Climate finance totalling US$ 81 billion was mobilised for projects funded by the world’s six largest multilateral development banks (MDBs) in 2015. This included US$ 25 billion of MDBs’ direct climate finance, combined with a further US$ 56 billion from other investors.
The latest MDB climate finance figures are detailed in the 2015 Joint Report on Multilateral Development Banks’ Climate Finance, prepared by the Asian Development Bank (ADB) together with MDB partners: the African Development Bank (AfDB), the European Bank for Reconstruction and Development (EBRD), the European Investment Bank (EIB), the Inter-American Development Bank Group (IDBG), and the World Bank Group (WBG).
This important contribution to the global climate change challenge was reinforced last year by pledges from all of the MDBs to significantly increase their climate finance in the coming years. They made these pledges in the run up to the COP21 Paris Agreement, the world’s first universal climate accord adopted in December last year by 195 countries.
The report covers 2015 and shows that MDBs delivered over US$ 20 billion for mitigation activities and US$ 5 billion for adaptation. Mitigation activities involve the reduction of greenhouse gas emissions through energy efficiency measures and the use of clean, renewable energy sources, while adaptation measures reduce climate vulnerability and increase resilience to climate change through, for example, investing in climate-resilient land-use and water resource management. Since 2011, MDBs have jointly committed more than US$ 131 billion in climate finance.
Among the regions, non-EU Europe and Central Asia received the largest share of total funding at 20 per cent; with South Asia receiving 19 per cent; Latin America and the Caribbean 15 per cent; East Asia and the Pacific 14 per cent; the EU (new member states) 13 per cent; Sub-Saharan Africa 9 per cent; and the Middle East and North Africa 9 per cent. Multi-regional commitments made up the remaining 2 per cent of the total.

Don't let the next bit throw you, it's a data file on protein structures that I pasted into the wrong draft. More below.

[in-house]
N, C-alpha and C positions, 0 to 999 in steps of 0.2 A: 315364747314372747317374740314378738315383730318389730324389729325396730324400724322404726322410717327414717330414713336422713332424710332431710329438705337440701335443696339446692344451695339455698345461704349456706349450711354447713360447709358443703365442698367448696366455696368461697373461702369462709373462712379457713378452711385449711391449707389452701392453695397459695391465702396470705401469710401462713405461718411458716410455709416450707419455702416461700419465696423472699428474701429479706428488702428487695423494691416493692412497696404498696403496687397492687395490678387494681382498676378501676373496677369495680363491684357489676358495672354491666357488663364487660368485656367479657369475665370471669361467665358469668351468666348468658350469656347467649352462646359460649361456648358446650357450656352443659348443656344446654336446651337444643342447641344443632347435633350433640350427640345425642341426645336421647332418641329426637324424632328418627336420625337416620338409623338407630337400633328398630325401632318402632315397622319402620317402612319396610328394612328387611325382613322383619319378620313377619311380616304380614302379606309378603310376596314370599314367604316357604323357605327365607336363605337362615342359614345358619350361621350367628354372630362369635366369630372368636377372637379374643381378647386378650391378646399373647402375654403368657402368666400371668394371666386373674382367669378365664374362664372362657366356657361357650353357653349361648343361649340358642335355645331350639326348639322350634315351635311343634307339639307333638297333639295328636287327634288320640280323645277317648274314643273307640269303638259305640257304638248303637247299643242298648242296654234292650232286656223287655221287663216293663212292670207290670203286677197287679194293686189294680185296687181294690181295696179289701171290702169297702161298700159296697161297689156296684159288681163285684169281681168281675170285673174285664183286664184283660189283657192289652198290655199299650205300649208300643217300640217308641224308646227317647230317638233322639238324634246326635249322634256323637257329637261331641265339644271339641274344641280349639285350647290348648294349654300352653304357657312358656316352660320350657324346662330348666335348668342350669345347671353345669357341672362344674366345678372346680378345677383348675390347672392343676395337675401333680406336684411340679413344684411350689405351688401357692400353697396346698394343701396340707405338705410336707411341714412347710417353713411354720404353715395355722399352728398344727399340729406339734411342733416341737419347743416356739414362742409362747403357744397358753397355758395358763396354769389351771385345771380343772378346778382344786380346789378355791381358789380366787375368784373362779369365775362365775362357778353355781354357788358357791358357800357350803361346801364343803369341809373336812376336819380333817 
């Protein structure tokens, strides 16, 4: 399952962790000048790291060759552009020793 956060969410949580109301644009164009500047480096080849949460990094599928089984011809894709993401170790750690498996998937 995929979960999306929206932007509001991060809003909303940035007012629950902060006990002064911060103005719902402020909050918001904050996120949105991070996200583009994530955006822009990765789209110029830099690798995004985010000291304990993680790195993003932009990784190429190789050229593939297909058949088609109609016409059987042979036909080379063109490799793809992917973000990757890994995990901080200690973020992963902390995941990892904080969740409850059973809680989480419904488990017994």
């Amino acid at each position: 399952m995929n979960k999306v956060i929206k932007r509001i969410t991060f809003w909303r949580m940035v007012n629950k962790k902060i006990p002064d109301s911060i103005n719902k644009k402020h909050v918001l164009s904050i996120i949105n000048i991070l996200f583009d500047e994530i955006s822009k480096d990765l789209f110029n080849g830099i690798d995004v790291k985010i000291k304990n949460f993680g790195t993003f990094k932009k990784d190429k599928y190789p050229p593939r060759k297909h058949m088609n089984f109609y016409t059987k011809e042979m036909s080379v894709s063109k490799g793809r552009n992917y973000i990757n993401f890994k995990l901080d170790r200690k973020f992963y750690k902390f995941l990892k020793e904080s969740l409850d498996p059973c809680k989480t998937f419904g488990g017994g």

On a sectoral basis, the largest recipient of adaptation funding was for water and wastewater systems (27 per cent), followed by energy, transport and related infrastructure (24 per cent), and crop and food production (18 per cent). Renewable energy received the bulk of mitigation finance (30 per cent), lower-carbon transport received 26 per cent, and energy efficiency activities 14 per cent.
In 2015 the EBRD contributed over US$ 2.9 billion for mitigation finance and US$ 244 million for adaptation finance. Seventy per cent of total EBRD climate finance was committed to the private sector.
Josué Tanaka, EBRD Managing Director, Energy Efficiency and Climate Change said: “The EBRD delivered climate finance totalling US$ 3.2 billion in 2015, accounting for 30 per cent of total EBRD annual investments. This reflects the fact that climate finance has become a core operational area for the EBRD across its sectors and regions of activity, providing a strong base for the EBRD to contribute in a meaningful manner to the objectives of the Paris Agreement.”
Given the role of MDBs in catalysing finance, the inclusion in this year’s report of a common tracking approach for climate co-financing is a significant step forward in making the reporting of climate finance flows more robust and transparent. MDBs have also been working closely together to harmonise reporting on greenhouse gas emissions and the use of proceeds from MDB green bonds.
Looking ahead, the report notes that the MDBs will scale up climate finance activities across multiple sectors, in particular in renewable energy and energy efficiency; low-carbon and climate-resilient cities, regions and industries; low-carbon transport; natural resource efficiency; and climate-smart agriculture and food security. These efforts will help countries meet their commitments under the Paris Agreement, helping them move to a low-carbon, more resilient future.